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Is the Extended Family Altruistically Linked? Direct Tests Using Micro Data


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  • Joseph G. Altonji
  • Fumio Hayashi
  • Laurence J. Kotlikoff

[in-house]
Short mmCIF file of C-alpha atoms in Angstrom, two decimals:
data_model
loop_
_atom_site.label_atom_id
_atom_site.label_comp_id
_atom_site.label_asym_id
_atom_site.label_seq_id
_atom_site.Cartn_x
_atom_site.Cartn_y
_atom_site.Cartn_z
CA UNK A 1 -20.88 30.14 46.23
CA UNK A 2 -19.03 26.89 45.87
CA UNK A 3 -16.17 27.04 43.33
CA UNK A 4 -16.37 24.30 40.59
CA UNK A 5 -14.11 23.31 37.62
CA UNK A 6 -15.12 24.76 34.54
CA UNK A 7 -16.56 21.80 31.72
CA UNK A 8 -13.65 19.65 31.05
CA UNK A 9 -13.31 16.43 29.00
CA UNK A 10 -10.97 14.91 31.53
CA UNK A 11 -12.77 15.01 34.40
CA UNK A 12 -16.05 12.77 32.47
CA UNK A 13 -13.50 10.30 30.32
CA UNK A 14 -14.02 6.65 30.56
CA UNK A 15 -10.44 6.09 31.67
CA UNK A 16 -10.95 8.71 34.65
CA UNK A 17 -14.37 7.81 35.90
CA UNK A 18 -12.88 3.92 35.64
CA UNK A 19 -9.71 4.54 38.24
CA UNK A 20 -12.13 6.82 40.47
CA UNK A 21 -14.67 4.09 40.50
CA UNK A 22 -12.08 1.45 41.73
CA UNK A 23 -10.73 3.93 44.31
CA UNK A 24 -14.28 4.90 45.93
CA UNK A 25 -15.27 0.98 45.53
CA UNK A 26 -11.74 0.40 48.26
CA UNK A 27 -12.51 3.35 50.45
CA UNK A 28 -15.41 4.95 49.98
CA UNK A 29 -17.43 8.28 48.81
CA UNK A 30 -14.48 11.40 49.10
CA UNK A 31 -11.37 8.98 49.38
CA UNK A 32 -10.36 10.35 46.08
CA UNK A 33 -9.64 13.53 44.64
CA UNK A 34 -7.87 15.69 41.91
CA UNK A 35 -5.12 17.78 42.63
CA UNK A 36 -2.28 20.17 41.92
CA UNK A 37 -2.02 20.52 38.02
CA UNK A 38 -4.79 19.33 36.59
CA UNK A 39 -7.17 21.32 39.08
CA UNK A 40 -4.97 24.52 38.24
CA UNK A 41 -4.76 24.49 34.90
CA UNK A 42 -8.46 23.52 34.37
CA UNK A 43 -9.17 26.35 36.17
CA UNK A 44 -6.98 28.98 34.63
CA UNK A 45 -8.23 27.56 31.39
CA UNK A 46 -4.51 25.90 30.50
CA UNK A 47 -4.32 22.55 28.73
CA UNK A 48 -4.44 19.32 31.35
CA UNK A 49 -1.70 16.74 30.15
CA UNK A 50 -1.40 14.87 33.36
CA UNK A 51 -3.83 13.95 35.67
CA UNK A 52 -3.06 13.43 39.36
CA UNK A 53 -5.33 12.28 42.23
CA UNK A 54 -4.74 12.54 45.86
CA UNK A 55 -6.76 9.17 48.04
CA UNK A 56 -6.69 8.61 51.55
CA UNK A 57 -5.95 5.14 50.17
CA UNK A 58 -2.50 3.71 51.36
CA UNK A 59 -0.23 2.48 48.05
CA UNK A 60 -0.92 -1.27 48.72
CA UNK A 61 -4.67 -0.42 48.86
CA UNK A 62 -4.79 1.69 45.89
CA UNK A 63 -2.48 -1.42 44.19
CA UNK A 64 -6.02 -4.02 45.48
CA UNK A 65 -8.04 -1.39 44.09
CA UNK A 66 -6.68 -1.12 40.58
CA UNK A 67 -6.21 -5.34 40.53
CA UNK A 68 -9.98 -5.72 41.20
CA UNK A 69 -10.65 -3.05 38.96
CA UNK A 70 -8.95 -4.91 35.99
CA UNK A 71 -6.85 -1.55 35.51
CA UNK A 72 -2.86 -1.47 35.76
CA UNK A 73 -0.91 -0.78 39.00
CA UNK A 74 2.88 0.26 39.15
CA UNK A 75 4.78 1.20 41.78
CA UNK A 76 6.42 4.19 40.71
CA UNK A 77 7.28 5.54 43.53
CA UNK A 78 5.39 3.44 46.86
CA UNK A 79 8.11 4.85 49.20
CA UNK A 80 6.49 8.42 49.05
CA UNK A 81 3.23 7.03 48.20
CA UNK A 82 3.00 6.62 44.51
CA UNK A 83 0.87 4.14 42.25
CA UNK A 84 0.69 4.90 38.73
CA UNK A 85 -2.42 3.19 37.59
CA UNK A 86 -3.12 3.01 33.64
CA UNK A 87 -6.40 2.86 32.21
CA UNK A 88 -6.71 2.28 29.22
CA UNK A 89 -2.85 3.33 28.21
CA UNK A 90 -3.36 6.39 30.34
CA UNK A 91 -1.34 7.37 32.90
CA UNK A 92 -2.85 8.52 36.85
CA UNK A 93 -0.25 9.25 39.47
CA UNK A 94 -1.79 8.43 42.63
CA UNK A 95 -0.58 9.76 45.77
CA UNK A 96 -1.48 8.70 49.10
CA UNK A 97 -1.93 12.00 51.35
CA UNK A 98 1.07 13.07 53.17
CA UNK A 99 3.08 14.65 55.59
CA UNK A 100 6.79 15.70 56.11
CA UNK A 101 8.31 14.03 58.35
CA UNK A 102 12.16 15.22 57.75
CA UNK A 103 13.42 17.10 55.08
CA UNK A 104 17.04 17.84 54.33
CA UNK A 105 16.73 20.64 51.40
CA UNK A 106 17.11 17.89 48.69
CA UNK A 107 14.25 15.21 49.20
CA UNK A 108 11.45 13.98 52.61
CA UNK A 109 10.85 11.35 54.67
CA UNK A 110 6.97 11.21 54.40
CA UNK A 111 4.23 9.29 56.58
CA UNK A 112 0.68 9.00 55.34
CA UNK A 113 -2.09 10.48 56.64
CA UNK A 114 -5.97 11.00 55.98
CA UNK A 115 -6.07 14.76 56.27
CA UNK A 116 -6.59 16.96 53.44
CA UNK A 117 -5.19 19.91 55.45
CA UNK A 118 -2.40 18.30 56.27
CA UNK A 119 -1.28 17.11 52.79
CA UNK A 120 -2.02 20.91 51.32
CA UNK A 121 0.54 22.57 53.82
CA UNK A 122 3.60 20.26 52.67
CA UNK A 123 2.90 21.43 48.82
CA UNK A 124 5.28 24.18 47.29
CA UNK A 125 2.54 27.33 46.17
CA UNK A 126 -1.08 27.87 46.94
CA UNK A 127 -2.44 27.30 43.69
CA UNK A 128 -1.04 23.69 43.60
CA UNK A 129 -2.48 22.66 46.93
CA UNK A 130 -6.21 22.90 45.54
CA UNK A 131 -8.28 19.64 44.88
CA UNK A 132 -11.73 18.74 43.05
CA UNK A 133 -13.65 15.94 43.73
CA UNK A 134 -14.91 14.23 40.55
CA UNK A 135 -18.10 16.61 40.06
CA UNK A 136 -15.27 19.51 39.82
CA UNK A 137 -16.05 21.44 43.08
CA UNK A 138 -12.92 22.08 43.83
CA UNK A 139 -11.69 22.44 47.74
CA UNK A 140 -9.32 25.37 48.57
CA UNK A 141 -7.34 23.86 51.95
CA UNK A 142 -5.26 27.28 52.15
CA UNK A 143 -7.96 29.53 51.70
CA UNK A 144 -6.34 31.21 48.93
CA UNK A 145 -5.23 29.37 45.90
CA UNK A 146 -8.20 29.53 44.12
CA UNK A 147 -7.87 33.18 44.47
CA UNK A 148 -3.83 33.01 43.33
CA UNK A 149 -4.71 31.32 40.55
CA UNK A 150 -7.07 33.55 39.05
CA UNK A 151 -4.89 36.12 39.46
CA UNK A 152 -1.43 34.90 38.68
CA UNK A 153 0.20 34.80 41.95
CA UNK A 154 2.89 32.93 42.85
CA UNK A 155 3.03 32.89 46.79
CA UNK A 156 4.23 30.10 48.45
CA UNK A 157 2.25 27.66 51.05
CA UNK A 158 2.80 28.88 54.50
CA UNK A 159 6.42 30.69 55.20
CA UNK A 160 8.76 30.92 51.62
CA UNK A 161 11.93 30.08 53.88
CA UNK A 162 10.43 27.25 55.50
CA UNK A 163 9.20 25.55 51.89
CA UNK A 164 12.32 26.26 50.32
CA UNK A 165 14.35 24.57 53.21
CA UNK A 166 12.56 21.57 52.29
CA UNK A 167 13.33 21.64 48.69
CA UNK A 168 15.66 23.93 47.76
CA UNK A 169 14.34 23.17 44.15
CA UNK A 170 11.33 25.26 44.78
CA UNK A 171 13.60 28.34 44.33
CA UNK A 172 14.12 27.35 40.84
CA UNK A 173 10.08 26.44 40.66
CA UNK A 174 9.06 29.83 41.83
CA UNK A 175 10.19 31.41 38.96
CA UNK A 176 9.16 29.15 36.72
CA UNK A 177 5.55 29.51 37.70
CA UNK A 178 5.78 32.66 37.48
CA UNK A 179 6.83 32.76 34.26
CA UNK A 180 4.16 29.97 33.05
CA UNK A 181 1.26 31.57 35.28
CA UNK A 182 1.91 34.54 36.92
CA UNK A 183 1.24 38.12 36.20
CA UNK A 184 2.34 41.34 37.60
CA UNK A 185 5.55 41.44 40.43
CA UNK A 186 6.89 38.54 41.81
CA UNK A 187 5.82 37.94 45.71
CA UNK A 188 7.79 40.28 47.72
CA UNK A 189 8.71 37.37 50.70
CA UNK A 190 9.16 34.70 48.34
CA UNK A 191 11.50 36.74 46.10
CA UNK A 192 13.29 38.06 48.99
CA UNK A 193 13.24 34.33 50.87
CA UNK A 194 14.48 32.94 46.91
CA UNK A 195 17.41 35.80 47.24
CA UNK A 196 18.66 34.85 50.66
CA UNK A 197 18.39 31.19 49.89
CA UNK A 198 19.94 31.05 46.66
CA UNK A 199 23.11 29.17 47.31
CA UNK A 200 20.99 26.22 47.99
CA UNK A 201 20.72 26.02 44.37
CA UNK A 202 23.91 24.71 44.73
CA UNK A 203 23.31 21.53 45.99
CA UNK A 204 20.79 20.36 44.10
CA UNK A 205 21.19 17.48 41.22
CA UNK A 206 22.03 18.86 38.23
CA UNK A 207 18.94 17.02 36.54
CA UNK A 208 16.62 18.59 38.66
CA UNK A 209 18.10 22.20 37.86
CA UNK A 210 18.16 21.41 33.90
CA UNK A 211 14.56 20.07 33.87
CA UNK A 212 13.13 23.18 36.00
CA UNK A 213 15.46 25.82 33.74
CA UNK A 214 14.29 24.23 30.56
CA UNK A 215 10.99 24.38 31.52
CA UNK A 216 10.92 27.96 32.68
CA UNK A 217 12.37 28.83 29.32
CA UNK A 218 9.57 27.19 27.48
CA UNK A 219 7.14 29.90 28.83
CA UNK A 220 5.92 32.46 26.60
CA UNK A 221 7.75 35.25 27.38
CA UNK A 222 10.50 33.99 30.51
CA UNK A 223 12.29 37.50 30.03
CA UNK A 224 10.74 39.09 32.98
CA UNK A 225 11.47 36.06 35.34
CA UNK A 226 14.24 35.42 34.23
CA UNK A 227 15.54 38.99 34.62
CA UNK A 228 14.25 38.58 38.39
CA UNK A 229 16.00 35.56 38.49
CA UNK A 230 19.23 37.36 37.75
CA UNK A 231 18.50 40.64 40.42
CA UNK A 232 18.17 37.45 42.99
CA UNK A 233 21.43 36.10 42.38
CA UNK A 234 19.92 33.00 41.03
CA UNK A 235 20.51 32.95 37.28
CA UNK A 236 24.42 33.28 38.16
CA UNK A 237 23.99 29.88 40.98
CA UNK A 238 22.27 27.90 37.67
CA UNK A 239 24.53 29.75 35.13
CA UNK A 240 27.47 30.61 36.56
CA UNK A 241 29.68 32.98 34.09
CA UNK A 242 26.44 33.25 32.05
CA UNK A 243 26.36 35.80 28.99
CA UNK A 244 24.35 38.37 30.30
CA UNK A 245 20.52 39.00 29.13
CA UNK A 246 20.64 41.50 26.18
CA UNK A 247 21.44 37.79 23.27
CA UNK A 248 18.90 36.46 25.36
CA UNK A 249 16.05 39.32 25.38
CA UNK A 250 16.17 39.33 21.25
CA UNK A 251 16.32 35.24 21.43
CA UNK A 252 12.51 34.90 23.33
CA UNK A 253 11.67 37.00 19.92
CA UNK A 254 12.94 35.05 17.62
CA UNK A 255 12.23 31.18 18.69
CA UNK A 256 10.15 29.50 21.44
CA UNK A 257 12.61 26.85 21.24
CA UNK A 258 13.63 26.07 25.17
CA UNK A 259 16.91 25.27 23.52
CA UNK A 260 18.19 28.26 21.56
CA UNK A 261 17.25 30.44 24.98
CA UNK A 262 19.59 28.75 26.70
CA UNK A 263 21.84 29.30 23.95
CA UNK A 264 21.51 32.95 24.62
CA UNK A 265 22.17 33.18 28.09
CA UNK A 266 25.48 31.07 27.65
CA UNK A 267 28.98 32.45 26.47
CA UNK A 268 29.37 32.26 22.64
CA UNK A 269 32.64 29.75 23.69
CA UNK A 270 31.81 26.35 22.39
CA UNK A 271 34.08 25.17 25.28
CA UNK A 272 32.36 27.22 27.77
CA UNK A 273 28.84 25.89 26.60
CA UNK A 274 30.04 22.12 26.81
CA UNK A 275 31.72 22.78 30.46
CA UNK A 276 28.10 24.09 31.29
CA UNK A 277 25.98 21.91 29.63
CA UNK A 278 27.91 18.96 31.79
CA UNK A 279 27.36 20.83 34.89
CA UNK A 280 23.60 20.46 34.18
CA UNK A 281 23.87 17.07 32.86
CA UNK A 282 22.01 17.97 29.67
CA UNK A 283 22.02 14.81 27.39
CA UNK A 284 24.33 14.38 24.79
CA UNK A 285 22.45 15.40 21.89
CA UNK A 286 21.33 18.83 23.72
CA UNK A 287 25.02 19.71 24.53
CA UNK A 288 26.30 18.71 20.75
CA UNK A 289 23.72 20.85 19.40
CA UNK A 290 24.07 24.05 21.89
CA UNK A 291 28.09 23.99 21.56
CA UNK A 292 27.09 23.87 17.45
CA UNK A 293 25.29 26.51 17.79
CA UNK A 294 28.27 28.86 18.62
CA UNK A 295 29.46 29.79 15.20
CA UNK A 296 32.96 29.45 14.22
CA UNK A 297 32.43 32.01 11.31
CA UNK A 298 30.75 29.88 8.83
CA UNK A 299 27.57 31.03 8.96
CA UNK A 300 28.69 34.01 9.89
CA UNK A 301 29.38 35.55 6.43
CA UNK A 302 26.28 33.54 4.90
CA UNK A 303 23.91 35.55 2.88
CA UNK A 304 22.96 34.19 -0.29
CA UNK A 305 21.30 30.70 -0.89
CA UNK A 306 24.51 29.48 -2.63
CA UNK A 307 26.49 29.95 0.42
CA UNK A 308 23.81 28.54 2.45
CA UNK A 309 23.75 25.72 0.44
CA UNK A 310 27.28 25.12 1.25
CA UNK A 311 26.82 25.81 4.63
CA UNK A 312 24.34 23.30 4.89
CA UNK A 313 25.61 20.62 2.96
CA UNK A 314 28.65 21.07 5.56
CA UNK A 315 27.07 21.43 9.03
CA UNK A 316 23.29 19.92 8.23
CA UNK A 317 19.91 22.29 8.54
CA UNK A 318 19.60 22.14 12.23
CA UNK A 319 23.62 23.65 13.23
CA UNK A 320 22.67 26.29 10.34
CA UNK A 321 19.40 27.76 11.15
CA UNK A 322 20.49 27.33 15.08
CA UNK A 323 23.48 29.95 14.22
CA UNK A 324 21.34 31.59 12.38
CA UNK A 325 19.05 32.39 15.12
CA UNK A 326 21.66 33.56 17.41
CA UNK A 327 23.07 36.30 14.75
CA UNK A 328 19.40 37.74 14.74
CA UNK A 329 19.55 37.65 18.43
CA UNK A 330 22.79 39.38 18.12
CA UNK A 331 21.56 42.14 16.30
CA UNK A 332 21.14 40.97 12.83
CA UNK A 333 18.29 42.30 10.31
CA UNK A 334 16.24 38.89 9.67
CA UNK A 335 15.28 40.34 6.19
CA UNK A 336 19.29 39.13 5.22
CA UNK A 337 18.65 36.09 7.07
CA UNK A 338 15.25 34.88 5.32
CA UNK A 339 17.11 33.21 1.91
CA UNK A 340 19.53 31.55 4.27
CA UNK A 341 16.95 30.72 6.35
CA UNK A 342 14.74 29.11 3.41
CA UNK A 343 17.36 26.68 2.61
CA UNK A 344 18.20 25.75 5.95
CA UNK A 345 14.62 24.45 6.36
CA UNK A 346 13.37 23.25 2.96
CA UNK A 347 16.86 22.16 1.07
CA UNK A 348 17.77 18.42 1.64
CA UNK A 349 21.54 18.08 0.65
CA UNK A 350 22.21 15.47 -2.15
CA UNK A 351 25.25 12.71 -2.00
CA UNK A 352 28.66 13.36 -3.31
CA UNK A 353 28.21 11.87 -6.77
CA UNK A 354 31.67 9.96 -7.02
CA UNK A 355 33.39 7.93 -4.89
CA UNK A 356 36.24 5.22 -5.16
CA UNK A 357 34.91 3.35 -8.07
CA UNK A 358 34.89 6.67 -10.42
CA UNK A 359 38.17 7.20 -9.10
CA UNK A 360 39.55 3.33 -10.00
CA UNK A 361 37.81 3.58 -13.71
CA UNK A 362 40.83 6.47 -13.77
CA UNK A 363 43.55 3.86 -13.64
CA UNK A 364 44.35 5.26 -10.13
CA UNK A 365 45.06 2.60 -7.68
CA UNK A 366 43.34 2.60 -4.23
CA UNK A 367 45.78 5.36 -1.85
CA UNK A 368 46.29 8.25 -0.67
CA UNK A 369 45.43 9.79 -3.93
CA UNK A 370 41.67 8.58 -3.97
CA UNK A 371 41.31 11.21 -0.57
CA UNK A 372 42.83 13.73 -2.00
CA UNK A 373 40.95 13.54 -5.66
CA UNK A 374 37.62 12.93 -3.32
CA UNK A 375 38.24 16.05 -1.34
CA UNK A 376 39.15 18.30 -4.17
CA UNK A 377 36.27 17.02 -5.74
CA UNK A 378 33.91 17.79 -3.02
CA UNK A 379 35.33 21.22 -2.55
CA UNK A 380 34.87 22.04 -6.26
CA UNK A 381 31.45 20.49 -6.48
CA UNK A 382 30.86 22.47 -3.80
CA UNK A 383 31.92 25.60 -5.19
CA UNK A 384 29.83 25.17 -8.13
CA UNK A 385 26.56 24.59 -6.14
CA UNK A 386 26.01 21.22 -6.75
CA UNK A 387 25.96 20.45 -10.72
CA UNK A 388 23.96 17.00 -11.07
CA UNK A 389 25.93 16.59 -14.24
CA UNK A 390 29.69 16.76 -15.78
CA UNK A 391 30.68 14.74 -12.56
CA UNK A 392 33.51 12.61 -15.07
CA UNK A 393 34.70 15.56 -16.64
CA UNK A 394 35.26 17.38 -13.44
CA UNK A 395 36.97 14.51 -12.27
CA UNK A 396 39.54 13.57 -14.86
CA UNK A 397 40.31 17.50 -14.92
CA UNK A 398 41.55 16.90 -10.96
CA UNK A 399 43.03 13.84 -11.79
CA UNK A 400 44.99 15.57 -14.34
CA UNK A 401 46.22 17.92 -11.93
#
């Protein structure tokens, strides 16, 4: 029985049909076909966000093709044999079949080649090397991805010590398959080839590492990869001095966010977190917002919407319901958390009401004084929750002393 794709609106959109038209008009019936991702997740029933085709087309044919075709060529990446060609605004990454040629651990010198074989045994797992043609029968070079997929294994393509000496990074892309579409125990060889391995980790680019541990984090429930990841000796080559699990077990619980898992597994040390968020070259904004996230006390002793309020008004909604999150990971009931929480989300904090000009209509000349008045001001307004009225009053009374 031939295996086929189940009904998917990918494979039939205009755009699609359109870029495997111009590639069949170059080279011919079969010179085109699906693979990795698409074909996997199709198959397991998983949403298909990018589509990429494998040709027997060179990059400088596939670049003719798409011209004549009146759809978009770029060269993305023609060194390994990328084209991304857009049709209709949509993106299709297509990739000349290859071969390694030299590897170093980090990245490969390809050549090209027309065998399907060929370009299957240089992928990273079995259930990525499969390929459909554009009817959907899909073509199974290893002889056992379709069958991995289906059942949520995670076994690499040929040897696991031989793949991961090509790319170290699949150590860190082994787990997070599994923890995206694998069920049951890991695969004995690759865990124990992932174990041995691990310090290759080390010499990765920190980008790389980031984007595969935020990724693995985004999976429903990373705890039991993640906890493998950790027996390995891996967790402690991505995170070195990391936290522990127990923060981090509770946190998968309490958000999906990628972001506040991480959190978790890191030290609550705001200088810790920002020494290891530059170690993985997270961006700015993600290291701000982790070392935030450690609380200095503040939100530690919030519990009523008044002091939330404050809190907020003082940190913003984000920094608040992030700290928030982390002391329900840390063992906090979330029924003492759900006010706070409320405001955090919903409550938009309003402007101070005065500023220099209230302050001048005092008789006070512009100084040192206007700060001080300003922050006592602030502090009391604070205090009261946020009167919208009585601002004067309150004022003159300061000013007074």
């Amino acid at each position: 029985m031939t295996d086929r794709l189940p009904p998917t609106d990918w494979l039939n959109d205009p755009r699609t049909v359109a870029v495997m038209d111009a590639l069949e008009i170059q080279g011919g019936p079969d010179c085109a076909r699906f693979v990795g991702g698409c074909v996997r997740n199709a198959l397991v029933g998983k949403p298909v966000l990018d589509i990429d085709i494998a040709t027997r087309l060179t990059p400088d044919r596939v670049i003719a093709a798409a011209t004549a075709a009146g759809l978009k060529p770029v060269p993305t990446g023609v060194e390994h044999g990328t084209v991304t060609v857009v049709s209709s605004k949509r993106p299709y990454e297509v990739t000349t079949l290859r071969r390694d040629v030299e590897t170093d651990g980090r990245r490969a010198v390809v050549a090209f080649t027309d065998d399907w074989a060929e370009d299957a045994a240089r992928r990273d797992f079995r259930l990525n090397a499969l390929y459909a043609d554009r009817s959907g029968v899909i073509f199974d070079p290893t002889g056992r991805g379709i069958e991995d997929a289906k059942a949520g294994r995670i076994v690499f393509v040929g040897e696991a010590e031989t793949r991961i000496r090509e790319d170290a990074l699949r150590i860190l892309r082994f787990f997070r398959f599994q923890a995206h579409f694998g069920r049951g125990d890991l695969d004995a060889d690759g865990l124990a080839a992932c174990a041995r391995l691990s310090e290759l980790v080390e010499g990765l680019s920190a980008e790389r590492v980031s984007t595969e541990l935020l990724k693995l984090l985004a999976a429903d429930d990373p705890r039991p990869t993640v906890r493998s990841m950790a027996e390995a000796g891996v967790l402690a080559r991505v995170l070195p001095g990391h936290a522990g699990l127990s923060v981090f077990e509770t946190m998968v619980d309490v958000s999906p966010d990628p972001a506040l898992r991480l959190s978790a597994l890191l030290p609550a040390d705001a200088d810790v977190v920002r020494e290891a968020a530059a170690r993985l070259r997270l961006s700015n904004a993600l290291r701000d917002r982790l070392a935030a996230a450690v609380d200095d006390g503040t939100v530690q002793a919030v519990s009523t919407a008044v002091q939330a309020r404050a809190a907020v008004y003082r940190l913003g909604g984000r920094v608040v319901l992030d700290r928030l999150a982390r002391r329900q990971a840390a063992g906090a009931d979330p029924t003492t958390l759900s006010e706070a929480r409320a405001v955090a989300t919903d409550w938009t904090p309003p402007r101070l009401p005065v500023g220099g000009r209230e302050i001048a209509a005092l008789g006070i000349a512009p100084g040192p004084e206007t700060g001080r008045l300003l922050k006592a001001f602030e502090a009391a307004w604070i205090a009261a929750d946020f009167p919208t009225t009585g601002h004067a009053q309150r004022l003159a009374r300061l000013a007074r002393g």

What is the basic economic decision-making unit? Is it the household or the extended family? This question is fundamental to economic analysis and policy design. The answer given by the Life Cycle and Keynesian models is that the economic unit is the household. According to these models, members of particular households act selfishly and do not fully share resources with extended family members in other households. Hence, altering the distribution of resources across households within the extended family will alter the consumption and labor supply of those households who acquire or lose resources. In contrast to the Life Cycle and Keynesian models, the altruism model implies that the extended family is the basic economic decision-making unit. According to this model the extended family is linked through altruism and, as a result, acts as if it fully shares resources. In the altruism model nondistortionary changes in the distribution of resources across households within the extended family will have no effect on the consumption or labor supply of any of its members. Despite its importance, the boundaries of economic decision-making units have not, to our knowledge, been examined directly with micro data. Stated differently, the altruism model has not been tested against the Life Cycle and Keynesian alternatives with such data. This paper uses matched data on parents and their adult children, contained in the Panel Study of Income Dynamics, to perform such a test. In essence our test asks whether the distribution of consumption and labor supply across households within the extended family depends on the distribution of resources across households within the extended family. Our findings provide quite strong evidence against the altruism model. The distribution of resources across households within the extended family is a highly significant (statistically and economically) determinant of the distribution of onsumption within the extended family. This finding holds for the entire sample as well as the subsample consisting of rich parents and poor children. In addition to showing that the distribution of extended family resources matters for extended family consumption, we test the life cycle model by asking whether only own resources matter, i.e., whether the resources of extended family members have no affect on a household's consumption. Our results indicate that extended family member resources have, at most, a modest effect on household consumption after one has controlled for the fact that extended family resources help predict a household's own permanent income.